Saturday, 27 July 2013

Heck cattle at Munich Zoo

The Heck cattle at Tierpark Hellabrunn, Munich, were the first Heck herd I ever saw. This herd is particularly interesting not only because they live in exactly the Zoo where Heinz Heck created that breed and had considerable influence on many other Heck herds, including the wonderful Wörth lineage, but also because they are among the very few Heck cattle herds that have a nearly perfect Aurochs-like coat colour: 

As you see, the bulls are dark brown to black without a prominent saddle, the eel stripe and mealy mouth are present. The cows are reddish-brown becoming darker towards neck, head, legs and tail tip. Actually, it is almost surprising to see purebred Heck cattle with a coat that strongly reddish, because many lightly-coloured Heck cows tend to have either a pale brown or beige-coloured coat. But in this herd, the colour genes seem to be puzzled together correctly.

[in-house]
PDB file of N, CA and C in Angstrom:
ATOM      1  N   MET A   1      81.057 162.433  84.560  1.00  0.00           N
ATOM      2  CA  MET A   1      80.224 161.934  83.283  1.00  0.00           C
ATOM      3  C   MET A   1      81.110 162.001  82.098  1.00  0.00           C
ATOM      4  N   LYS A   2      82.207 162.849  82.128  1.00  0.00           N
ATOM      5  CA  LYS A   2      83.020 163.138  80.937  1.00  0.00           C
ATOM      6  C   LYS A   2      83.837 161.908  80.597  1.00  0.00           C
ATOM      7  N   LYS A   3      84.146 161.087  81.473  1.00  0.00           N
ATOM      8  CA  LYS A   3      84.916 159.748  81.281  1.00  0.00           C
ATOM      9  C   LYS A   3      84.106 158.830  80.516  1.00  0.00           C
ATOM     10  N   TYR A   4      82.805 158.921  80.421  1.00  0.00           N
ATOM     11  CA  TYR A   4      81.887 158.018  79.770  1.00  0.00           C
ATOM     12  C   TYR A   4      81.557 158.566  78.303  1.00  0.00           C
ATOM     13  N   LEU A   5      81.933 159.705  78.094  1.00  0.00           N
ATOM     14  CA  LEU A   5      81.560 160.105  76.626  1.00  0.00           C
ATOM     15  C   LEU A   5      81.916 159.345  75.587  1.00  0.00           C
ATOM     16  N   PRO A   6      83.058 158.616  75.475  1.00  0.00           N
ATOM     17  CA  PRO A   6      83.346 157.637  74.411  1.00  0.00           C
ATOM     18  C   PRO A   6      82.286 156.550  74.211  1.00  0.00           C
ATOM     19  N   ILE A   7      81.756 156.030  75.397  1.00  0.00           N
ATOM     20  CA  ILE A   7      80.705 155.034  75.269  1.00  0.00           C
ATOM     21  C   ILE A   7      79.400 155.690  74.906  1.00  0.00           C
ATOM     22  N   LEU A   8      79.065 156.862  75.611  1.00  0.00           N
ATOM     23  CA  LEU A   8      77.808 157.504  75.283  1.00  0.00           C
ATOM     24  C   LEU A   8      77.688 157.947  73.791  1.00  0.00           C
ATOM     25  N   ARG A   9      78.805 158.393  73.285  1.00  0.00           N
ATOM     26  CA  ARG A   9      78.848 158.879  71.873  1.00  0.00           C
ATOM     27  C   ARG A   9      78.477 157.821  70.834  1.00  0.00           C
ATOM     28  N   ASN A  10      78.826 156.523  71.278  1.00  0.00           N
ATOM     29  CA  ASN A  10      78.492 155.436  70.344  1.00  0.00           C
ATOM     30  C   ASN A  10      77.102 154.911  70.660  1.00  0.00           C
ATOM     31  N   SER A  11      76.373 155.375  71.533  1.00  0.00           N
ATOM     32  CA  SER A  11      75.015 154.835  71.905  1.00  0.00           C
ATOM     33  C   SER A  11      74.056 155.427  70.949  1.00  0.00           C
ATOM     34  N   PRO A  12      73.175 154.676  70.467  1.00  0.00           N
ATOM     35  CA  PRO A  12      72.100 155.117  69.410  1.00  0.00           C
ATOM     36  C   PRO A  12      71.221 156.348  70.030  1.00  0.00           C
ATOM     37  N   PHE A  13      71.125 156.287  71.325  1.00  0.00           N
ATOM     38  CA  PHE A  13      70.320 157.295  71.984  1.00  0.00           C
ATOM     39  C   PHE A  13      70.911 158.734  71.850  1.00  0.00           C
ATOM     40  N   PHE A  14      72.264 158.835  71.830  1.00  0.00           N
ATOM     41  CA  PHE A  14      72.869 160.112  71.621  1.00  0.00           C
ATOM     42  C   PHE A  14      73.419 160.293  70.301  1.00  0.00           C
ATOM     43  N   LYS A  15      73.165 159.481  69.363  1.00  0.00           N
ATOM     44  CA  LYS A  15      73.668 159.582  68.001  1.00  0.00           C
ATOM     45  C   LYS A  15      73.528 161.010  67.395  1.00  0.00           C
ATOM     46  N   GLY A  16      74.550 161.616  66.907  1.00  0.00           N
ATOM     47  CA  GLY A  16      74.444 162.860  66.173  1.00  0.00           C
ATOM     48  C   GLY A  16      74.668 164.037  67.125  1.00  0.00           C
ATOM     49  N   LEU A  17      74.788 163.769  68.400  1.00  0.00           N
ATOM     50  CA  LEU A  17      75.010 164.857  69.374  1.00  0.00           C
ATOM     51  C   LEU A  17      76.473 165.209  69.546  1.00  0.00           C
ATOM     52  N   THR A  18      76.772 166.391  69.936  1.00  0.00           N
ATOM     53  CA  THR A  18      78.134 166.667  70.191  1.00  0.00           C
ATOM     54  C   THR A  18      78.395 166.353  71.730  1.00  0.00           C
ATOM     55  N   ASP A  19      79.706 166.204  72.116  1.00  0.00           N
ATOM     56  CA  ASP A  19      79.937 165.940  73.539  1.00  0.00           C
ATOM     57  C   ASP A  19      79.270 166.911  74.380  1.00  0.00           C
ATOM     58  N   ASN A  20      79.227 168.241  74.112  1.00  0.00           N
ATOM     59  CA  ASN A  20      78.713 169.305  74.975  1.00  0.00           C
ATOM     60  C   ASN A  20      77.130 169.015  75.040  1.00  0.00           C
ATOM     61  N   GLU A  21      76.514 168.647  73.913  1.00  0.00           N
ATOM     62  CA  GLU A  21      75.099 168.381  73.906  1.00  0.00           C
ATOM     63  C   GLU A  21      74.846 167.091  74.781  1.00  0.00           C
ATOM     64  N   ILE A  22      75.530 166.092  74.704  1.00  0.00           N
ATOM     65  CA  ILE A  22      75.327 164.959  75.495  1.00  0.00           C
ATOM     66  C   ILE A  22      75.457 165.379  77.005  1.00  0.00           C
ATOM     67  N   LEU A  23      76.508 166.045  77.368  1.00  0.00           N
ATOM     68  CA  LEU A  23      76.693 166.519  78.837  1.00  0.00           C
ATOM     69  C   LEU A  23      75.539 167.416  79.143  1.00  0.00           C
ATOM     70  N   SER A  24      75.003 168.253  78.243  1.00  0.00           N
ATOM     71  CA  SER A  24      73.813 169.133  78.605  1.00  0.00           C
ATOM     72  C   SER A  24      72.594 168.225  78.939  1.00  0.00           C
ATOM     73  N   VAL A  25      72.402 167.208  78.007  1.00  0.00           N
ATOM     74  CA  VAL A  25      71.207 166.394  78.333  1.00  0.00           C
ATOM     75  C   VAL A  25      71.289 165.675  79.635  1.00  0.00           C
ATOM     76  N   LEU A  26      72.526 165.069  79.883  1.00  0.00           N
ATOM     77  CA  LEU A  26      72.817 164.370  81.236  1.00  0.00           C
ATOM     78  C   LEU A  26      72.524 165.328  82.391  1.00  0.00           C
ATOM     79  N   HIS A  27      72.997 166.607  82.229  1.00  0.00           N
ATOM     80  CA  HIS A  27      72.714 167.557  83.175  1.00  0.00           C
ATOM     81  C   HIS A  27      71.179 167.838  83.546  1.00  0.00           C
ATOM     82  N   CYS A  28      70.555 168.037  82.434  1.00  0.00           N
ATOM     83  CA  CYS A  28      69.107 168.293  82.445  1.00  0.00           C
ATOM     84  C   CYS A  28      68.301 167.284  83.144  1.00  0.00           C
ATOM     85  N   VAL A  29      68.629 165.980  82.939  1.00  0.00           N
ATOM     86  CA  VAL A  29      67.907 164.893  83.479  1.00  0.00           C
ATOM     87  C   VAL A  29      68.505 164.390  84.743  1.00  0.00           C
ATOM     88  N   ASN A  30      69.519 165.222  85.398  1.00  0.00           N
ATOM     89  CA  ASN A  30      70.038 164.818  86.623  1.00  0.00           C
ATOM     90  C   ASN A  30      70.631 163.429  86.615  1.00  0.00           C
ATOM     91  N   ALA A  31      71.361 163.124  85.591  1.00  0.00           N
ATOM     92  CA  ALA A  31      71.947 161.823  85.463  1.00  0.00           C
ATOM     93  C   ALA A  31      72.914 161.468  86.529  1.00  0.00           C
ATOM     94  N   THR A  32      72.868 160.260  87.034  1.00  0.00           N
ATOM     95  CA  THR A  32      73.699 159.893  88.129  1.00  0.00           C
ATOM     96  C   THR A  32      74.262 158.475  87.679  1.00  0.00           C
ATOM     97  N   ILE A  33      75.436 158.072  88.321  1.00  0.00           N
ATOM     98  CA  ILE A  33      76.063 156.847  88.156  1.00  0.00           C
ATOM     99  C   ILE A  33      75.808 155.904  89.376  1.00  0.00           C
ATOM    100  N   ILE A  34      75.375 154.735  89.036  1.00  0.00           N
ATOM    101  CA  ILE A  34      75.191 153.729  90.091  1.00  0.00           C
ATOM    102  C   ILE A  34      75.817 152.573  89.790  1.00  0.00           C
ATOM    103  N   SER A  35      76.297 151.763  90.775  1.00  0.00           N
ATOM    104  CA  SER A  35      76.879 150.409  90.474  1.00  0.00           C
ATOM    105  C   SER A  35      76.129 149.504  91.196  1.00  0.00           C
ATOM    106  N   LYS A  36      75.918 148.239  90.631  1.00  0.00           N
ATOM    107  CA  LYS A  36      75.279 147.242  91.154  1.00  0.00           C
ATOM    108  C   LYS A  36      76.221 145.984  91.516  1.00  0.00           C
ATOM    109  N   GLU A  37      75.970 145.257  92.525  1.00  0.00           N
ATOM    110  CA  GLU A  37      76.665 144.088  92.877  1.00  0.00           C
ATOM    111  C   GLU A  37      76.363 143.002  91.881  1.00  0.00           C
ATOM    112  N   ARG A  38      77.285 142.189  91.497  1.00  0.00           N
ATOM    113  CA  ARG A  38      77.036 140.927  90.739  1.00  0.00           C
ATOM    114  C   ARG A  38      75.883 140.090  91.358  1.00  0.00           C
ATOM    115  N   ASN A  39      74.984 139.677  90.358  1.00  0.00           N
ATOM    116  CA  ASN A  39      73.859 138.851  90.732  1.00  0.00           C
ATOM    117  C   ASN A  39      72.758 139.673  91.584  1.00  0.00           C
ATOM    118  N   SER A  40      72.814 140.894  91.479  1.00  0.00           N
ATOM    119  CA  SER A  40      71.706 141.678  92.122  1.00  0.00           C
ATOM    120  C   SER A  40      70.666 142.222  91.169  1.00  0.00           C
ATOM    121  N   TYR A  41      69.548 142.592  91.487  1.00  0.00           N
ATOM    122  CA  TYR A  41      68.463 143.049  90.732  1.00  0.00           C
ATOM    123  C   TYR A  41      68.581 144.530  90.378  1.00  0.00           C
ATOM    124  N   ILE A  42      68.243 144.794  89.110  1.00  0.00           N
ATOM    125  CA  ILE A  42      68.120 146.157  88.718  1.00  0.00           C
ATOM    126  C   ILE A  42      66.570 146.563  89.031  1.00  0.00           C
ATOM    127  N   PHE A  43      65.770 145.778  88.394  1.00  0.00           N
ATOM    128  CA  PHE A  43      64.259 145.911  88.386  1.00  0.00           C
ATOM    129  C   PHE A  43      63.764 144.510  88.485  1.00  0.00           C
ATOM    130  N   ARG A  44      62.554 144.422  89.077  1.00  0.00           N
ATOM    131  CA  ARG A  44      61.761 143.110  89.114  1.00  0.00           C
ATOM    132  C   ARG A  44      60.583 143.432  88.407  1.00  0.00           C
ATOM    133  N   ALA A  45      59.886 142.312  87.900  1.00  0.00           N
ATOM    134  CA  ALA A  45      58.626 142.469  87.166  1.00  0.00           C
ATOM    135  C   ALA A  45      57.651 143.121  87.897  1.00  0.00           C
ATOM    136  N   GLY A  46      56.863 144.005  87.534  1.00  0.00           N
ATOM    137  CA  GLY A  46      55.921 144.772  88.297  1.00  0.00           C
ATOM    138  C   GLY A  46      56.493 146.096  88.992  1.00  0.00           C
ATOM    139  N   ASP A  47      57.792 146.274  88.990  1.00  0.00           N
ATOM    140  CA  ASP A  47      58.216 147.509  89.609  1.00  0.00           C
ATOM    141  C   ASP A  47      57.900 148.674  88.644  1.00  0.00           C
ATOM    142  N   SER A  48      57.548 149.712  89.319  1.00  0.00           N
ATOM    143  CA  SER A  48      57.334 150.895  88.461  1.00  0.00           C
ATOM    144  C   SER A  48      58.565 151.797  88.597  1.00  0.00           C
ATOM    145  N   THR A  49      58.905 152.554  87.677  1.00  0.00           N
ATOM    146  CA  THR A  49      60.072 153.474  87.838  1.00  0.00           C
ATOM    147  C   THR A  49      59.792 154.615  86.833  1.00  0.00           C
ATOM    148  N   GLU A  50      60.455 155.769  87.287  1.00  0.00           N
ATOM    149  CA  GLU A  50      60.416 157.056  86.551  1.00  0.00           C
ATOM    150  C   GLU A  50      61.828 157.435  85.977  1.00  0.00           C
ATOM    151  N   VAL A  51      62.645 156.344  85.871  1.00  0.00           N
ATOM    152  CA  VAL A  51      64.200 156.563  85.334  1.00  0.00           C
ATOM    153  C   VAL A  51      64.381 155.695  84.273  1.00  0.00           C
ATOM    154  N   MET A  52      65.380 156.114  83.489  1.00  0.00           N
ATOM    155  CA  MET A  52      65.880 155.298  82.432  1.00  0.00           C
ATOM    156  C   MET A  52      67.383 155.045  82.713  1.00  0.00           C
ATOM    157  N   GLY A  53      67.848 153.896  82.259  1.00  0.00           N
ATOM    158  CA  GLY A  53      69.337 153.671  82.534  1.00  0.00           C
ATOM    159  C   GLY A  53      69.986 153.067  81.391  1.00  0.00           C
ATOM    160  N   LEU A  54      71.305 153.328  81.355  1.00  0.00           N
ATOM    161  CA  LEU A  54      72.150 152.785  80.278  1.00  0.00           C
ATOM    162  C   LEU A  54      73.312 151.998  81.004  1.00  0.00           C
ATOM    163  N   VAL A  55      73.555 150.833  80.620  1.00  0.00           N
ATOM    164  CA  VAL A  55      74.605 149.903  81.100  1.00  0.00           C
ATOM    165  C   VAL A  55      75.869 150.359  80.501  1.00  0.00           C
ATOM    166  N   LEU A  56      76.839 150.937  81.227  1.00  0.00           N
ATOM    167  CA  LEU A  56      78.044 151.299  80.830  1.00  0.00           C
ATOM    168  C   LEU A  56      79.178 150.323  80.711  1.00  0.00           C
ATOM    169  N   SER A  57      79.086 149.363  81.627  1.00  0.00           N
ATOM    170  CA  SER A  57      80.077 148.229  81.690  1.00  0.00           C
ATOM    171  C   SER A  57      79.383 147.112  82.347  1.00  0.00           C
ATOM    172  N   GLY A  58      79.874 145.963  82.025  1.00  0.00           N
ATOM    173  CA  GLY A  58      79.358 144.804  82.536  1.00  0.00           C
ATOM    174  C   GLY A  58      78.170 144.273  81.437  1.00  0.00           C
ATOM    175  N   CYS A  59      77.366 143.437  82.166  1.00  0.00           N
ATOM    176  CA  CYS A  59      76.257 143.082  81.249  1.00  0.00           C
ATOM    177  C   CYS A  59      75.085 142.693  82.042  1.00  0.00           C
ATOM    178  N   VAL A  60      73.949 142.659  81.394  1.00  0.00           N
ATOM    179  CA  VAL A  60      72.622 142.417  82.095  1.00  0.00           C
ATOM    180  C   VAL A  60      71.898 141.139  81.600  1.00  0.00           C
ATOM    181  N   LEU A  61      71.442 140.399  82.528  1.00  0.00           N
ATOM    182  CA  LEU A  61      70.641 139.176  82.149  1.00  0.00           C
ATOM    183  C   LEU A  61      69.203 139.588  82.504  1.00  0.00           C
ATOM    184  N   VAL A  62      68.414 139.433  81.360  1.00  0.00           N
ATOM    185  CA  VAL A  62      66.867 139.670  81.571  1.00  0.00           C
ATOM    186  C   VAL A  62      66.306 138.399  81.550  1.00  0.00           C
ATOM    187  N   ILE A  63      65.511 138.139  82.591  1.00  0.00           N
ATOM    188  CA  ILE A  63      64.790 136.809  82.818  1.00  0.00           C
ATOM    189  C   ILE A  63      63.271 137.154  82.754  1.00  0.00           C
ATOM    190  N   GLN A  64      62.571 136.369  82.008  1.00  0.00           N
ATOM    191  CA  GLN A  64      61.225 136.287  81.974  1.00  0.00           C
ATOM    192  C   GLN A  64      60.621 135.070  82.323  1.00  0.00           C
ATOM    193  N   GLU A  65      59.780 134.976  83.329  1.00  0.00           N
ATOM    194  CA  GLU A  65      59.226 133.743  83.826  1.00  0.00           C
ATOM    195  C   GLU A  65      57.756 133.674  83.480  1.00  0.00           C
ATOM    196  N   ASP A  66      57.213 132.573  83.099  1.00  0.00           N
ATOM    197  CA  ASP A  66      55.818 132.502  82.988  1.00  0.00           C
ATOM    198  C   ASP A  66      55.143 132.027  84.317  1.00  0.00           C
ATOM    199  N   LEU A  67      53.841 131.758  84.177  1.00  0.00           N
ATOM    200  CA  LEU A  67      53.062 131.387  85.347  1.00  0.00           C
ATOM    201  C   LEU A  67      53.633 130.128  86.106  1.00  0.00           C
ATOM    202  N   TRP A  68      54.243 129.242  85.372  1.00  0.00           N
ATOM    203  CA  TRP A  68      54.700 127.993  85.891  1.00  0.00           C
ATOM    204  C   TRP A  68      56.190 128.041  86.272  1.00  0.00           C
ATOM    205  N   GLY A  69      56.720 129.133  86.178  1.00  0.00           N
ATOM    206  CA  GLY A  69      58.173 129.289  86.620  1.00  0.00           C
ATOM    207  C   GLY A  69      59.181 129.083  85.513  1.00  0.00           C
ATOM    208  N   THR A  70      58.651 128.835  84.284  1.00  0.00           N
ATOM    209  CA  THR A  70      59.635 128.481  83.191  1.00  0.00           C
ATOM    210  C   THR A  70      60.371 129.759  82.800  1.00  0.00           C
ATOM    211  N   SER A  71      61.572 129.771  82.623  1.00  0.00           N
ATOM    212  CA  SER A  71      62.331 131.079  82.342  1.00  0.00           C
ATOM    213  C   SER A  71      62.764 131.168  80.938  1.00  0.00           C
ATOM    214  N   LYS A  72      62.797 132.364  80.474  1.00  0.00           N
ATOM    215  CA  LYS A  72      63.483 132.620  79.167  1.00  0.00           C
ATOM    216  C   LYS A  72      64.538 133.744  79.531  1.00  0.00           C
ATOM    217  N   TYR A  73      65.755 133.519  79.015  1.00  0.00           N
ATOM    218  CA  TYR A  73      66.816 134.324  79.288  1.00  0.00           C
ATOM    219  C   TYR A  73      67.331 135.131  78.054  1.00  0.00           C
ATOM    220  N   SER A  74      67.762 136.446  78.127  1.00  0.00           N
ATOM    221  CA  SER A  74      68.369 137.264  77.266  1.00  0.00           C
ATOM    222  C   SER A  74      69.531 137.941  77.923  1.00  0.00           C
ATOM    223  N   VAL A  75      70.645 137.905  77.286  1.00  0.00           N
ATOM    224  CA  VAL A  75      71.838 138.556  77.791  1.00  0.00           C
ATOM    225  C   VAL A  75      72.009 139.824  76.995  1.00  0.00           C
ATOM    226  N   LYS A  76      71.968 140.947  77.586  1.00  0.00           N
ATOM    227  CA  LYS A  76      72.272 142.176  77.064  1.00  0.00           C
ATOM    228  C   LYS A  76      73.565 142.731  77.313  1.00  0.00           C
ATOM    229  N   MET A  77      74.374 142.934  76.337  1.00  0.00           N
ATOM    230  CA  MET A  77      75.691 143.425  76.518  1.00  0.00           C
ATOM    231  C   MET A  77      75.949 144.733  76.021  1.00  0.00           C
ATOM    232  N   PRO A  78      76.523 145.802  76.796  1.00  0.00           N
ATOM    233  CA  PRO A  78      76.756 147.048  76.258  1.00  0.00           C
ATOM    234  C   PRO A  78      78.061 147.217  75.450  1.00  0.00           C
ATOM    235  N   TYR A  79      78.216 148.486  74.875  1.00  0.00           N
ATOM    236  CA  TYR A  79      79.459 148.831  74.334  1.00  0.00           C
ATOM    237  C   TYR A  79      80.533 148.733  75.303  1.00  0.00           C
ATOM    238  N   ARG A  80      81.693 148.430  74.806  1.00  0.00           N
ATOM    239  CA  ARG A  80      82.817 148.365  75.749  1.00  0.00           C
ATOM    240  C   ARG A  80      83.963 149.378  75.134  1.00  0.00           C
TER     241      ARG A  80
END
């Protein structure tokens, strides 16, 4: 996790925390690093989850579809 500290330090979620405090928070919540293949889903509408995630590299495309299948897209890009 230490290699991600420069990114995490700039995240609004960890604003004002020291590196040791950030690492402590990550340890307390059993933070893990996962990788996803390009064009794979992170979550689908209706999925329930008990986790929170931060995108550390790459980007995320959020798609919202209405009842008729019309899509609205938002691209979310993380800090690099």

But as we know, coat colour is only one aspect of the aurochs' outer appearance. The body of the Munich herd is very bulky and domestic, very similar to "usual" cattle breeds and unlike the aurochs. Same goes for the small and short head. The legs are considerably shorter than in the aurochs, while the trunk is elongated. There is little to no hump. Their body size isn't remarkable, probably they are within Heck cattle's usual size average of 140 cm for bulls and 130 for cows at the withers, and therefore, much too small. The horns have a correct basic curvature, but they are oriented too vertically and the tips do not face as much inwards as in the aurochs. Also the horns should be slightly larger. 
Apart from that, there are black cows in the herd. There were black aurochs cows too, but probably only very rarely, while in Heck cattle they might make up more than the half of the cows in a herd.  
Quite frankly, this cow should be selected out
So, when taking a closer look, the Munich herd resembles the aurochs only in colour closely. In some Iberian breeds the coat colour also matches that of the aurochs very well, such as Maronesa (I will cover Maronesa in a later post), or some of the few "primitive" Lidia herds left. 

Nevertheless, the Hellabrunn Heck cattle are still nice to look at. Cows from that herd have recently been transported to the national park in Hortobagy, Hungary, where they contribute to a large herd of Taurus/Heck cattle. 

No comments:

Post a Comment